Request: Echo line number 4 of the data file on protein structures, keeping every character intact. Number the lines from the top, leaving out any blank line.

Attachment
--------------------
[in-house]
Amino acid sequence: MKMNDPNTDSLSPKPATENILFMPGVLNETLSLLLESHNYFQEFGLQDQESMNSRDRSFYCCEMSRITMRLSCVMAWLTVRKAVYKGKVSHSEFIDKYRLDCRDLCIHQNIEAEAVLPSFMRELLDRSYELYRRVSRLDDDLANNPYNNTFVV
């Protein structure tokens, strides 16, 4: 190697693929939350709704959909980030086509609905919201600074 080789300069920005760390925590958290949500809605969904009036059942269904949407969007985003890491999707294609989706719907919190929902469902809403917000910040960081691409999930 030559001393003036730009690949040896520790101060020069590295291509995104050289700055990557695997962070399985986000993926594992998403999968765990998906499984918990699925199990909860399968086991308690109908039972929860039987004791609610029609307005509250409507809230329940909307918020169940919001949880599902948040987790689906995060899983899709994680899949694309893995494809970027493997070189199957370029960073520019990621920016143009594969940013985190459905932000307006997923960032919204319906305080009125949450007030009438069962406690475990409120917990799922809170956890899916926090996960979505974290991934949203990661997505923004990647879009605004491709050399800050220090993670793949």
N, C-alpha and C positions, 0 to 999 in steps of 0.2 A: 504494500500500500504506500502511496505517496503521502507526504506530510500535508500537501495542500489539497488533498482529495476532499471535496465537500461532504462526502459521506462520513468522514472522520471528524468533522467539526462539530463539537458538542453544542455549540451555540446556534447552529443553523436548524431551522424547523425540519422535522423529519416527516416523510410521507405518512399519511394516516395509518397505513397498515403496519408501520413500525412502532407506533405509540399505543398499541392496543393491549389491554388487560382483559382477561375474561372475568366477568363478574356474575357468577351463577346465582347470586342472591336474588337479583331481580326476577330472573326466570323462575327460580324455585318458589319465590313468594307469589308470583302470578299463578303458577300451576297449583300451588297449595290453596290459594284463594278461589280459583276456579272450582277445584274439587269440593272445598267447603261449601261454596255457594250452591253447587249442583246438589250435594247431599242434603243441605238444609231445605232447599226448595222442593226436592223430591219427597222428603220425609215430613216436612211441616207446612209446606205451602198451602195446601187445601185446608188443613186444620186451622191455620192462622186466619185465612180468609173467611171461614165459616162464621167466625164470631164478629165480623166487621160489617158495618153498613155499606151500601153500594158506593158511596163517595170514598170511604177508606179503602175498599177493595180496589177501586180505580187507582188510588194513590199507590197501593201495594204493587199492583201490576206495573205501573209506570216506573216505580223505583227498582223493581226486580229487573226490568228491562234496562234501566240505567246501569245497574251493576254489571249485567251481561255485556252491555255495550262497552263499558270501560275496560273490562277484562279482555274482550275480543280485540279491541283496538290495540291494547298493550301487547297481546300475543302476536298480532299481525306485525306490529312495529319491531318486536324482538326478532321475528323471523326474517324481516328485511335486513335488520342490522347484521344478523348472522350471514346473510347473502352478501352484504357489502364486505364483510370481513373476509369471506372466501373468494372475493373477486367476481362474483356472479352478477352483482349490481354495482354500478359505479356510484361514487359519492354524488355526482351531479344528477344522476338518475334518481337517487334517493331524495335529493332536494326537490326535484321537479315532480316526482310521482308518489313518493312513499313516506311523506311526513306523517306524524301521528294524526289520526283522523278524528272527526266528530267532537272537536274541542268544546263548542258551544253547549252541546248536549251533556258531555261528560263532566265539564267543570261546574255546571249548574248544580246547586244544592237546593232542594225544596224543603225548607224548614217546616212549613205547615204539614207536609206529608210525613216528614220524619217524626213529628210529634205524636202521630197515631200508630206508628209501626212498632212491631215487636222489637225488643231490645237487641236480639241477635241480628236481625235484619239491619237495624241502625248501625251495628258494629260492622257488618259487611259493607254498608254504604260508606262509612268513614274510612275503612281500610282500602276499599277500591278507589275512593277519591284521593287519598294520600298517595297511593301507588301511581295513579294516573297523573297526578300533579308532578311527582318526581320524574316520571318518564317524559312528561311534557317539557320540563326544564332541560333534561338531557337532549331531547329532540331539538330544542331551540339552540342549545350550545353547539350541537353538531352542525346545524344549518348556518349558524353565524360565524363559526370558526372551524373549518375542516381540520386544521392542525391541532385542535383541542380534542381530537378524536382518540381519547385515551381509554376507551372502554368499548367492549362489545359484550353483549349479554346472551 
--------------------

N, C-alpha and C positions, 0 to 999 in steps of 0.2 A: 504494500500500500504506500502511496505517496503521502507526504506530510500535508500537501495542500489539497488533498482529495476532499471535496465537500461532504462526502459521506462520513468522514472522520471528524468533522467539526462539530463539537458538542453544542455549540451555540446556534447552529443553523436548524431551522424547523425540519422535522423529519416527516416523510410521507405518512399519511394516516395509518397505513397498515403496519408501520413500525412502532407506533405509540399505543398499541392496543393491549389491554388487560382483559382477561375474561372475568366477568363478574356474575357468577351463577346465582347470586342472591336474588337479583331481580326476577330472573326466570323462575327460580324455585318458589319465590313468594307469589308470583302470578299463578303458577300451576297449583300451588297449595290453596290459594284463594278461589280459583276456579272450582277445584274439587269440593272445598267447603261449601261454596255457594250452591253447587249442583246438589250435594247431599242434603243441605238444609231445605232447599226448595222442593226436592223430591219427597222428603220425609215430613216436612211441616207446612209446606205451602198451602195446601187445601185446608188443613186444620186451622191455620192462622186466619185465612180468609173467611171461614165459616162464621167466625164470631164478629165480623166487621160489617158495618153498613155499606151500601153500594158506593158511596163517595170514598170511604177508606179503602175498599177493595180496589177501586180505580187507582188510588194513590199507590197501593201495594204493587199492583201490576206495573205501573209506570216506573216505580223505583227498582223493581226486580229487573226490568228491562234496562234501566240505567246501569245497574251493576254489571249485567251481561255485556252491555255495550262497552263499558270501560275496560273490562277484562279482555274482550275480543280485540279491541283496538290495540291494547298493550301487547297481546300475543302476536298480532299481525306485525306490529312495529319491531318486536324482538326478532321475528323471523326474517324481516328485511335486513335488520342490522347484521344478523348472522350471514346473510347473502352478501352484504357489502364486505364483510370481513373476509369471506372466501373468494372475493373477486367476481362474483356472479352478477352483482349490481354495482354500478359505479356510484361514487359519492354524488355526482351531479344528477344522476338518475334518481337517487334517493331524495335529493332536494326537490326535484321537479315532480316526482310521482308518489313518493312513499313516506311523506311526513306523517306524524301521528294524526289520526283522523278524528272527526266528530267532537272537536274541542268544546263548542258551544253547549252541546248536549251533556258531555261528560263532566265539564267543570261546574255546571249548574248544580246547586244544592237546593232542594225544596224543603225548607224548614217546616212549613205547615204539614207536609206529608210525613216528614220524619217524626213529628210529634205524636202521630197515631200508630206508628209501626212498632212491631215487636222489637225488643231490645237487641236480639241477635241480628236481625235484619239491619237495624241502625248501625251495628258494629260492622257488618259487611259493607254498608254504604260508606262509612268513614274510612275503612281500610282500602276499599277500591278507589275512593277519591284521593287519598294520600298517595297511593301507588301511581295513579294516573297523573297526578300533579308532578311527582318526581320524574316520571318518564317524559312528561311534557317539557320540563326544564332541560333534561338531557337532549331531547329532540331539538330544542331551540339552540342549545350550545353547539350541537353538531352542525346545524344549518348556518349558524353565524360565524363559526370558526372551524373549518375542516381540520386544521392542525391541532385542535383541542380534542381530537378524536382518540381519547385515551381509554376507551372502554368499548367492549362489545359484550353483549349479554346472551 